Timothy Treadwell with his pet fox and his bear friend
Timothy Treadwell with his pet fox and his bear friend

Timothy Treadwell has spent the last 13 summers living among grizzly bears in Alaska’s Katmai National Park and Reserve. For the last 5 years he has filmed 90 hours of the wilderness, the bears and himself. In one of his last recorded statements he seemed confident that he had found a way to live among them.

It’s understandable the appeal that this story had for Werner Herzog. He has no interest in ordinary lives, at least as a subject. His work dwells on the verge of death, where life finds its deeper expressions. He filmed humans in the South Pole, indigenous people living in the heart of the Siberian Taiga, death row inmates with weeks to live, a visionary air traveller  the sole survivor of a plane crash, etc. He says: “If I had a chance to venture out with a camera to a planet in our solar system, I would go, even if it were a one-way ticket only.”

Treadwell does what no man before him had done, he proclaims and there’s truth to that. He lives in constant danger and if he didn’t love the smell of death in the morning he certainly grew accustomed to it. He has a pet fox, to the extent that foxes can be pets. In his footage he is often a few feet away from bears. Sometimes close enough to touch their muzzles, which he tentatively does, at least once, on camera. This calmness before imminent death resembles heroism, but I’m inclined to think it was madness.

This movie could easily be an exaltation of a great man who saw beauty in nature and gave his life to preserve it, but Herzog opposing views didn’t allow that.  Timothy thought he was protecting the bears and that the bears needed him. Herzog interviewed people whose job was just that and they believed his actions were doing more to endanger the bears than otherwise. Except from his family and friends, discovering sadness in their faces would be over reading. Most were discontent with his actions. These mixed feelings are understandable.

Looking for truth.
Looking for truth.

Herzog gives us an ample portrayal of the man. He looks like a city-boy look, with perfect hair and constantly aware and careful of his looks. He’s egomaniacal at times and paranoid at others, seeing enemies everywhere. But he’s also brave and his passion for what he does is unmistakable. His boyish wonder made me smile at times. Seeing him touch bear poop was one of the most heart-warming passages of the movie. He saw beauty in the animal world, beauty discovered after a life of drinking destroyed his wonderment in man’s world. This abyss was growing, and almost literally led to his death. An episode with an overweight flight attendant made him want to return to the bear maze, where he felt more comfortable. He was there long after he should have been, and was killed along with his companion by an unfamiliar bear.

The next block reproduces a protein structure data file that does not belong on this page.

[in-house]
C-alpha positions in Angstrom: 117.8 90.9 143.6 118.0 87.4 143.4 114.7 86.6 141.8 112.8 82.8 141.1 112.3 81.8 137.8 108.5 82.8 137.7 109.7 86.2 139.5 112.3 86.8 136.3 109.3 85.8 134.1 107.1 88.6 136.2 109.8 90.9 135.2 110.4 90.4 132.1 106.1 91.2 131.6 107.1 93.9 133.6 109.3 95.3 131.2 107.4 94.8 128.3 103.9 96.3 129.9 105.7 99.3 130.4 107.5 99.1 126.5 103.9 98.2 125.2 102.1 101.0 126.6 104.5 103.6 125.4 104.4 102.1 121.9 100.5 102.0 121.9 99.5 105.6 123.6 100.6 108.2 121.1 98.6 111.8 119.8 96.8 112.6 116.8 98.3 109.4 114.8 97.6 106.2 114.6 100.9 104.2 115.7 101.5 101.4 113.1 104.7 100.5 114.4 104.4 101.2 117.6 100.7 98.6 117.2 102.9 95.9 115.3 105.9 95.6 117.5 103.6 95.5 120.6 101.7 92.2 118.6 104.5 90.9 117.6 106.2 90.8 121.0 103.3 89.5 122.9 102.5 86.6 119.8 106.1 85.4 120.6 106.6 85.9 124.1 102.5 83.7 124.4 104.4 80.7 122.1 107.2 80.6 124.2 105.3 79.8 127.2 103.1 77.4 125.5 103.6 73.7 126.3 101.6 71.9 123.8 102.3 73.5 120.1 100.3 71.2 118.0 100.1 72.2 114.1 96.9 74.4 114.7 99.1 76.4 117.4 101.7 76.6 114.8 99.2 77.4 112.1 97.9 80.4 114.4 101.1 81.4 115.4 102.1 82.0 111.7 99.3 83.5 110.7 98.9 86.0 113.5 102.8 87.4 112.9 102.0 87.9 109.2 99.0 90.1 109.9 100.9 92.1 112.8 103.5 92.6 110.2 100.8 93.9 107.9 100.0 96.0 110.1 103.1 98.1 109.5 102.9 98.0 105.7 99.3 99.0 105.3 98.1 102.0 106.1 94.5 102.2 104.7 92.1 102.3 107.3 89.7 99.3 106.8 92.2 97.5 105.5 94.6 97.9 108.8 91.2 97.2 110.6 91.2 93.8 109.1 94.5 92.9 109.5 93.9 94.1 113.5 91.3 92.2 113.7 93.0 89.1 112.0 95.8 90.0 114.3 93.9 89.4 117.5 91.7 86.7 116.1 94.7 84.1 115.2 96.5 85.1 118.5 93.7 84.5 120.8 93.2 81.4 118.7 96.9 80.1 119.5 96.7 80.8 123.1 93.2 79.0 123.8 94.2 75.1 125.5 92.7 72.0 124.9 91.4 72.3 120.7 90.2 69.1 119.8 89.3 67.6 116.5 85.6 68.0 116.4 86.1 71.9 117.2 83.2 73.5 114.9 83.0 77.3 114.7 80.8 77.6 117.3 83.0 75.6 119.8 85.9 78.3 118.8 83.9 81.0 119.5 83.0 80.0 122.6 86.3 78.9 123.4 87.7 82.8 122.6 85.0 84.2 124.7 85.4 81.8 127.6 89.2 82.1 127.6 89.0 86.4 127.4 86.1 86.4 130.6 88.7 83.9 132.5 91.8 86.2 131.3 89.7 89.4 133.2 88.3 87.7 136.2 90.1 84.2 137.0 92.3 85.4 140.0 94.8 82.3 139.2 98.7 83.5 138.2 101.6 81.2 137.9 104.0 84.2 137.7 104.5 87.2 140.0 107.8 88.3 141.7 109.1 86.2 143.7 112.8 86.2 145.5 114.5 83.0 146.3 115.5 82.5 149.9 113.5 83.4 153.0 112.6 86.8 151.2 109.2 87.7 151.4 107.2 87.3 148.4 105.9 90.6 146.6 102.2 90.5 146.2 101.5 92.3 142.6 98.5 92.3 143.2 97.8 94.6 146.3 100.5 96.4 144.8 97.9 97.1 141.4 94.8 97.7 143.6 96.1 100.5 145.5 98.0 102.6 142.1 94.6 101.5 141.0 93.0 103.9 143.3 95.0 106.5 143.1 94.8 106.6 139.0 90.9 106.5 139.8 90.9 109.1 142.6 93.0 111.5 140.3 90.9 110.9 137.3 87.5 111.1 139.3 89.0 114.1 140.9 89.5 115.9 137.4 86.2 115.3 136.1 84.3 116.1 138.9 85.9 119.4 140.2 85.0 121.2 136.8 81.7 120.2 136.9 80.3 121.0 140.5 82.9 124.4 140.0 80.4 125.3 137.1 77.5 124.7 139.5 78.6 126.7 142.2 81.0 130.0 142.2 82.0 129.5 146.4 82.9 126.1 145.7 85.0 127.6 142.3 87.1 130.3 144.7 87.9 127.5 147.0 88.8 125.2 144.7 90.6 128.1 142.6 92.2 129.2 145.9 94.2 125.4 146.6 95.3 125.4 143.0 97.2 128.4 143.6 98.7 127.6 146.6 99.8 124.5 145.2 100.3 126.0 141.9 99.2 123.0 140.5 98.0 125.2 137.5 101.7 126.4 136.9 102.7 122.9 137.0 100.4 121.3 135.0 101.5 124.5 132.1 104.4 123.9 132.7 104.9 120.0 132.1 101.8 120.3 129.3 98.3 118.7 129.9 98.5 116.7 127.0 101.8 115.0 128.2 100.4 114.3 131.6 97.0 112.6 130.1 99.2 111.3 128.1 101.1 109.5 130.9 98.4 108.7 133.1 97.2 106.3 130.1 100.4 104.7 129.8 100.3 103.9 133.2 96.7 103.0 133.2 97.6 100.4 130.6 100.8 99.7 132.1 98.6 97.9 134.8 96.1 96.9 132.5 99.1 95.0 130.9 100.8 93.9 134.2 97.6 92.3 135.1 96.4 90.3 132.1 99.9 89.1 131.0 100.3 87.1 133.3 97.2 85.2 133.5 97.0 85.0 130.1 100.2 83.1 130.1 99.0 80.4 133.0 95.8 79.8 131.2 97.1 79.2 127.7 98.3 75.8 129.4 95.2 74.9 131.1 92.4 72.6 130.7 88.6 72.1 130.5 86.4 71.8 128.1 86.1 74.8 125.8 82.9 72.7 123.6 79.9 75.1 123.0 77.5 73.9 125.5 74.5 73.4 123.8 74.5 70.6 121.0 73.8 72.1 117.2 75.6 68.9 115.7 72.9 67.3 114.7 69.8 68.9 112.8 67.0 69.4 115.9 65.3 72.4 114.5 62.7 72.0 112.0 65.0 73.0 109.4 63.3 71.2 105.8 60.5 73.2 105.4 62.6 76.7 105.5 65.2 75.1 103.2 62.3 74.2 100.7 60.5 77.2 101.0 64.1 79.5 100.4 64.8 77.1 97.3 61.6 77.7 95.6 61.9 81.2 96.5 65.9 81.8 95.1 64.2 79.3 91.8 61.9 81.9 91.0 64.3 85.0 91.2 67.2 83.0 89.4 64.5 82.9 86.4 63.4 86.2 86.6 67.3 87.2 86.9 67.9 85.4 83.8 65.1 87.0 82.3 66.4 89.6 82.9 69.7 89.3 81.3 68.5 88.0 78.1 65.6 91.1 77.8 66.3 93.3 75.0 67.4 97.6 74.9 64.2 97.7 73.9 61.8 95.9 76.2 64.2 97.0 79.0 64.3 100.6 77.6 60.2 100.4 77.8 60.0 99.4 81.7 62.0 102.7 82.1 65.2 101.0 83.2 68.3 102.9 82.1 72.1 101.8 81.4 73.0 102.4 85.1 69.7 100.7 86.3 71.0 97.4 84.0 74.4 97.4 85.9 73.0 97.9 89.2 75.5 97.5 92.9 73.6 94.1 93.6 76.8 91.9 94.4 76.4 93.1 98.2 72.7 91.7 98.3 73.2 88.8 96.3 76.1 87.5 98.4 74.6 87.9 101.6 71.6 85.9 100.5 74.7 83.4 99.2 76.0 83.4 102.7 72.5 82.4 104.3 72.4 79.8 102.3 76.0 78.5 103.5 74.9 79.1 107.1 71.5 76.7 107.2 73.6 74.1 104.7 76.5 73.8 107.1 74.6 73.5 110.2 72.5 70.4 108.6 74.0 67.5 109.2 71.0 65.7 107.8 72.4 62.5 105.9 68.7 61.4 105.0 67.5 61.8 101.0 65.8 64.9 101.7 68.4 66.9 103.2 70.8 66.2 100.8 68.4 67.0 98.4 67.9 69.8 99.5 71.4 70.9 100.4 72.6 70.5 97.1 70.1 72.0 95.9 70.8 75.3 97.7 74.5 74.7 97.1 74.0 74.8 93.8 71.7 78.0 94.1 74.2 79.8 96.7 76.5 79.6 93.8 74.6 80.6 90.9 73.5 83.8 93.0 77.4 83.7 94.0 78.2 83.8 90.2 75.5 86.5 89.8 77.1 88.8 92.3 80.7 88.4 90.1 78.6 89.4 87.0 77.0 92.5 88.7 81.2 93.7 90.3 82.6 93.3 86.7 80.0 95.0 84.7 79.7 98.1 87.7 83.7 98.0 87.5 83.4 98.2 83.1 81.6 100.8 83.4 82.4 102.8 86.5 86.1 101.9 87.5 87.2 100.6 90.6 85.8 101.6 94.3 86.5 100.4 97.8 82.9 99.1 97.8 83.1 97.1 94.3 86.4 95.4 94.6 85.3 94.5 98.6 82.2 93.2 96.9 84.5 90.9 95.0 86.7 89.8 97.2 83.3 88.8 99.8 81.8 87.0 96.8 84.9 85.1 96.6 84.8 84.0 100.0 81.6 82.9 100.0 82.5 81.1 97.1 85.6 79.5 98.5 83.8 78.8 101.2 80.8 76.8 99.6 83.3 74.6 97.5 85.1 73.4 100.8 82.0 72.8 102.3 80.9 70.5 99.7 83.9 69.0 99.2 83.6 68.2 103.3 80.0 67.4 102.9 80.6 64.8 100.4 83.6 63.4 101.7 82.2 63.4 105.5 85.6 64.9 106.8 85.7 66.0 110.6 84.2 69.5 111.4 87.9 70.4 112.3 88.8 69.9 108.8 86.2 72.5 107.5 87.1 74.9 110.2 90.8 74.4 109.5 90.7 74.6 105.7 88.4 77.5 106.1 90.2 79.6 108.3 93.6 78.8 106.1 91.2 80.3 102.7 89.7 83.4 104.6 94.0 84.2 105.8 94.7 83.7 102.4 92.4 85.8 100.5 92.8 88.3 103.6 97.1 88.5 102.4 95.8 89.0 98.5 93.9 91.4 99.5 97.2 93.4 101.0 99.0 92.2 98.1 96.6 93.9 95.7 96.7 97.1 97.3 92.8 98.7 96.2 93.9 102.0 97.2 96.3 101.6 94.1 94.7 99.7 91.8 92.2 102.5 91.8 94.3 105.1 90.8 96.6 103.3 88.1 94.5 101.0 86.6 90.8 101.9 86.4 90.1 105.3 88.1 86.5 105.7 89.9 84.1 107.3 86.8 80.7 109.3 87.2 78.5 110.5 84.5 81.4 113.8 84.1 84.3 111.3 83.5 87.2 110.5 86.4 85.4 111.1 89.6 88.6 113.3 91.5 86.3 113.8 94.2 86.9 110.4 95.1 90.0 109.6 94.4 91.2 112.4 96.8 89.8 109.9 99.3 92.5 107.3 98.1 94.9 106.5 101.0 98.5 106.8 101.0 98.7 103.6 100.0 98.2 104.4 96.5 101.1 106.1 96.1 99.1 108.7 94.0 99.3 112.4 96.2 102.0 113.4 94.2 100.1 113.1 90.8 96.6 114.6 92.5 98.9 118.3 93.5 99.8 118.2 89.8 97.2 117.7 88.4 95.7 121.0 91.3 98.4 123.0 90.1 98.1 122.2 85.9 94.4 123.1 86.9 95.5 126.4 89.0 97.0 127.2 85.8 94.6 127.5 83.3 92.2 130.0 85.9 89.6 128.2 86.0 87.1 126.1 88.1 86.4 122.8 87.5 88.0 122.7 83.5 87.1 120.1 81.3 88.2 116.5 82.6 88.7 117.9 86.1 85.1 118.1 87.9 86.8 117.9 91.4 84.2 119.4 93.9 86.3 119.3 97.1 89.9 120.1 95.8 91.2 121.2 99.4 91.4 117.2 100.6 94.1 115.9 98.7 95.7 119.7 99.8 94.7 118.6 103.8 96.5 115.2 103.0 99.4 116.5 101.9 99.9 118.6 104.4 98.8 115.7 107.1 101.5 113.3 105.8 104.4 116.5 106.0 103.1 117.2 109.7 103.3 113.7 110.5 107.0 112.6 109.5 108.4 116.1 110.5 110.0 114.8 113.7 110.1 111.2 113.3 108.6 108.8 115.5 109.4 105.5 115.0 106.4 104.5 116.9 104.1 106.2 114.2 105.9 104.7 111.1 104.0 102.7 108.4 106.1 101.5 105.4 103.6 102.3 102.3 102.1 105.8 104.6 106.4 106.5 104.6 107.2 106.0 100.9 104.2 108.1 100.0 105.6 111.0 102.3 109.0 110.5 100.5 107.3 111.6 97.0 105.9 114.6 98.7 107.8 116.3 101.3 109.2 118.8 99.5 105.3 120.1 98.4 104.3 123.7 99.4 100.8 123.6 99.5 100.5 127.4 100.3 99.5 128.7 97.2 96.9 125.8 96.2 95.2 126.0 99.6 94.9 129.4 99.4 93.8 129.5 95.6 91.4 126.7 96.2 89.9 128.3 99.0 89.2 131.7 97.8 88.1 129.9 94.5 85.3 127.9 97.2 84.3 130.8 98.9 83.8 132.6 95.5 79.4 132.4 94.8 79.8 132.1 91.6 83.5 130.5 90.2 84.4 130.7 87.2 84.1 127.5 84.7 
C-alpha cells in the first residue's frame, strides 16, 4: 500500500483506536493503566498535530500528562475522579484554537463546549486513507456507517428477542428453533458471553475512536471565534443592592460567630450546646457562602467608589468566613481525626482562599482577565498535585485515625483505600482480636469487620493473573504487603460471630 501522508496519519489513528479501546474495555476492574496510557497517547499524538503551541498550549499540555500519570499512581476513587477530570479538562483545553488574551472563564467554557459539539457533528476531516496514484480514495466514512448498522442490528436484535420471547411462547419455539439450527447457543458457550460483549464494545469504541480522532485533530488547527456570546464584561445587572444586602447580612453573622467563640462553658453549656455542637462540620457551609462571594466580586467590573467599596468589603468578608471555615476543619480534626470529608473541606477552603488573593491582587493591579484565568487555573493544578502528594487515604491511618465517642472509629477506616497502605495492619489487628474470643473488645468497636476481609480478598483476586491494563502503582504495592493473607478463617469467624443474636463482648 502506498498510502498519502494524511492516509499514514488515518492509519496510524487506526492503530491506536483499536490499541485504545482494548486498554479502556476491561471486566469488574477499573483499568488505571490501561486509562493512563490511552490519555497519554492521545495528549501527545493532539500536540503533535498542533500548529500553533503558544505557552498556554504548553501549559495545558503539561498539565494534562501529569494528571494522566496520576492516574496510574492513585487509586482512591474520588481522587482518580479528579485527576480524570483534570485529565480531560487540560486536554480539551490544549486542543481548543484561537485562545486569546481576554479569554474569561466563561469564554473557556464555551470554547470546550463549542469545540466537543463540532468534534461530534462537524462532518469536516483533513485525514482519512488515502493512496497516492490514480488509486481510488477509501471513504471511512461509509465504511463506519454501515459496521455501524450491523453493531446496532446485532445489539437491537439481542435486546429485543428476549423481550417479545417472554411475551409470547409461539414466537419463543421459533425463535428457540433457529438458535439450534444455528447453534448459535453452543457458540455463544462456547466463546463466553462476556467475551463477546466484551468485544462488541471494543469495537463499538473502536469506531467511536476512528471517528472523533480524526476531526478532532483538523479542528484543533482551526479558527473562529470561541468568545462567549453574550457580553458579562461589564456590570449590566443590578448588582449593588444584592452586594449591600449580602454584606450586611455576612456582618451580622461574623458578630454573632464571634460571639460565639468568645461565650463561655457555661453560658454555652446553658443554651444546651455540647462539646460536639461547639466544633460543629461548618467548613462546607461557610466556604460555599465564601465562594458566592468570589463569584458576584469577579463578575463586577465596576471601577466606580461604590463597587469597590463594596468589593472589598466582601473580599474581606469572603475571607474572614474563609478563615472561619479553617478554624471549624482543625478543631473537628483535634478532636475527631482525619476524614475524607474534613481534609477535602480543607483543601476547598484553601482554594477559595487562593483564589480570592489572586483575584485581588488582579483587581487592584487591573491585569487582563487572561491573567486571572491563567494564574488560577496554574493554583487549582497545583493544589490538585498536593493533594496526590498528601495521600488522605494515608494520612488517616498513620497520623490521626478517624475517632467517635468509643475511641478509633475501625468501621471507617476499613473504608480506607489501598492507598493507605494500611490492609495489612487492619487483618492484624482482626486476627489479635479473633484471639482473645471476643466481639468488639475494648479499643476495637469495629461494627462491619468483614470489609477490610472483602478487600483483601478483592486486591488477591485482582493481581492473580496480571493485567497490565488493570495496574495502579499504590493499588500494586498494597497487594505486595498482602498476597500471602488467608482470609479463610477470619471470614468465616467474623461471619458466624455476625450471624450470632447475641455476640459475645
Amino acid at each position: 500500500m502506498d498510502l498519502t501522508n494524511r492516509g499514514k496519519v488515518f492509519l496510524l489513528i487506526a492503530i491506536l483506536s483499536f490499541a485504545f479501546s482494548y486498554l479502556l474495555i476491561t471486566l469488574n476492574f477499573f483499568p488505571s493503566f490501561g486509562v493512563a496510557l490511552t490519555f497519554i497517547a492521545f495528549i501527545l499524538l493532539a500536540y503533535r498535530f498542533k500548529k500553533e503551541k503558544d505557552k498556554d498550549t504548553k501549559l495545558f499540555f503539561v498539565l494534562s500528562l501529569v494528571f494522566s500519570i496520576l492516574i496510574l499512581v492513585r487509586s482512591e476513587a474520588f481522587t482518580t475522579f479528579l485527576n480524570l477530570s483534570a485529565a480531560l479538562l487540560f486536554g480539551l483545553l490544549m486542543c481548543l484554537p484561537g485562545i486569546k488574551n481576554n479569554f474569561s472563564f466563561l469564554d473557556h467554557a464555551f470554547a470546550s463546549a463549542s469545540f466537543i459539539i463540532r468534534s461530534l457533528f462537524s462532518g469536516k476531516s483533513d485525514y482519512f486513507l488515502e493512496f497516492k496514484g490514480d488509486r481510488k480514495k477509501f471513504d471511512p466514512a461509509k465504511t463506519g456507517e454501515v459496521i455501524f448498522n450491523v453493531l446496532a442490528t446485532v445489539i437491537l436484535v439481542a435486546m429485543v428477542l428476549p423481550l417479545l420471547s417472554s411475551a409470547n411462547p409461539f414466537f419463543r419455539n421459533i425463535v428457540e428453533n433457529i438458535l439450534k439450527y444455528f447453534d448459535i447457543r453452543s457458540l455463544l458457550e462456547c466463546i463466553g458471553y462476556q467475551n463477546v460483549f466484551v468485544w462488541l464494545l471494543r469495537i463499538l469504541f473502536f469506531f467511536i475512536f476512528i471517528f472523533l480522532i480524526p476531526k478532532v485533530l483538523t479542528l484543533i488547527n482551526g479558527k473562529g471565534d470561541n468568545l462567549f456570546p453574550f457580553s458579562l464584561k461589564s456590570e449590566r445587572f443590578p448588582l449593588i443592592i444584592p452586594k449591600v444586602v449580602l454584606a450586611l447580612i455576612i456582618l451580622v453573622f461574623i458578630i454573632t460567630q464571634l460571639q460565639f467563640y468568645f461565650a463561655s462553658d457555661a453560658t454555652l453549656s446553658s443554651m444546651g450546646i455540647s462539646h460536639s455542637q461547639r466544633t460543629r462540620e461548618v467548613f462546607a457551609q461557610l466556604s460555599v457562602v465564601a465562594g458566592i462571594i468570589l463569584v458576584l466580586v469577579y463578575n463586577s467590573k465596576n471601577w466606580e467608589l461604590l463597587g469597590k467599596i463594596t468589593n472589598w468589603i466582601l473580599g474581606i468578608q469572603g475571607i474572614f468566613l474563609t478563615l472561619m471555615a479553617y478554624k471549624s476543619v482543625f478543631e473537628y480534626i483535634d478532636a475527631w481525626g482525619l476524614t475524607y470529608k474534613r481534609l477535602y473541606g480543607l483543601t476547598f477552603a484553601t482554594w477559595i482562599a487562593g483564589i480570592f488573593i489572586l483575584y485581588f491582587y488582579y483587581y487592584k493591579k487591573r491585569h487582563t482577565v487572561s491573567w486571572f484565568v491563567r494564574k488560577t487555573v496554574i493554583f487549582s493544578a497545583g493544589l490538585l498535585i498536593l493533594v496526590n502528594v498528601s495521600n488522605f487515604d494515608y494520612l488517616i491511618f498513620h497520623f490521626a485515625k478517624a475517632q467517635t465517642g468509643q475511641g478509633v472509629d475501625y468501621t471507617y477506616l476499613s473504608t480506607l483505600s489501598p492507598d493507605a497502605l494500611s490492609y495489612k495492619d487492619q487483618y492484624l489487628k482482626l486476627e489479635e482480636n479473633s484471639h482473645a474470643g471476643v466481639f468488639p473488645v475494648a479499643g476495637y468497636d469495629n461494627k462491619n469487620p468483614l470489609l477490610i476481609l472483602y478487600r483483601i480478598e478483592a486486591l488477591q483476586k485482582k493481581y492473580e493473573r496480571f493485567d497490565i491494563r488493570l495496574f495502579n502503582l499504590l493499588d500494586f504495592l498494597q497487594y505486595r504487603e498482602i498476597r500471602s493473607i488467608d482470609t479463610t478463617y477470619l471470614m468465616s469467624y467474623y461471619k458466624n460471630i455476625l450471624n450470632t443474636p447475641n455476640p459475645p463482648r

There was an audio recording of the killing, but we never hear it. We watch Herzog listening to it from behind and in front of him is Jewel Palovak, former girlfriend and long-time friend of Timothy. She has never heard the tape. We watch them both and the emphasis is on her expression. She’s making sense of the face of the person who is listening to the terror. Their brief union is beyond rationalization. It is the most beautiful moment in the film.

This magic Timothy did not understand. He was methodical in his filmmaking, repeating takes 15 times. But the most beautiful shots were unplanned. Herzog used much of the footage that would certainly be edited out by most filmmakers. In his interviews he overstays the shots beyond there’s any rational reason to keep them. He finds beauty in the uncontrollable, the unplanned. Timothy constructs this beauty to suit his beliefs. He tries to make sense of nature and bears, where none can be made. Herzog can only see the “overwhelming indifference in nature”. And it’s with Timothy’s idealist views in the background that Herzog pragmatism makes all the more sense.


I believe the common character of the universe is not harmony, but hostility, chaos and murder.” And over footage of one of Treadwell’s beloved bears: “This blank stare” shows not the wisdom Treadwell read into it, but “only the half-bored interest in food.

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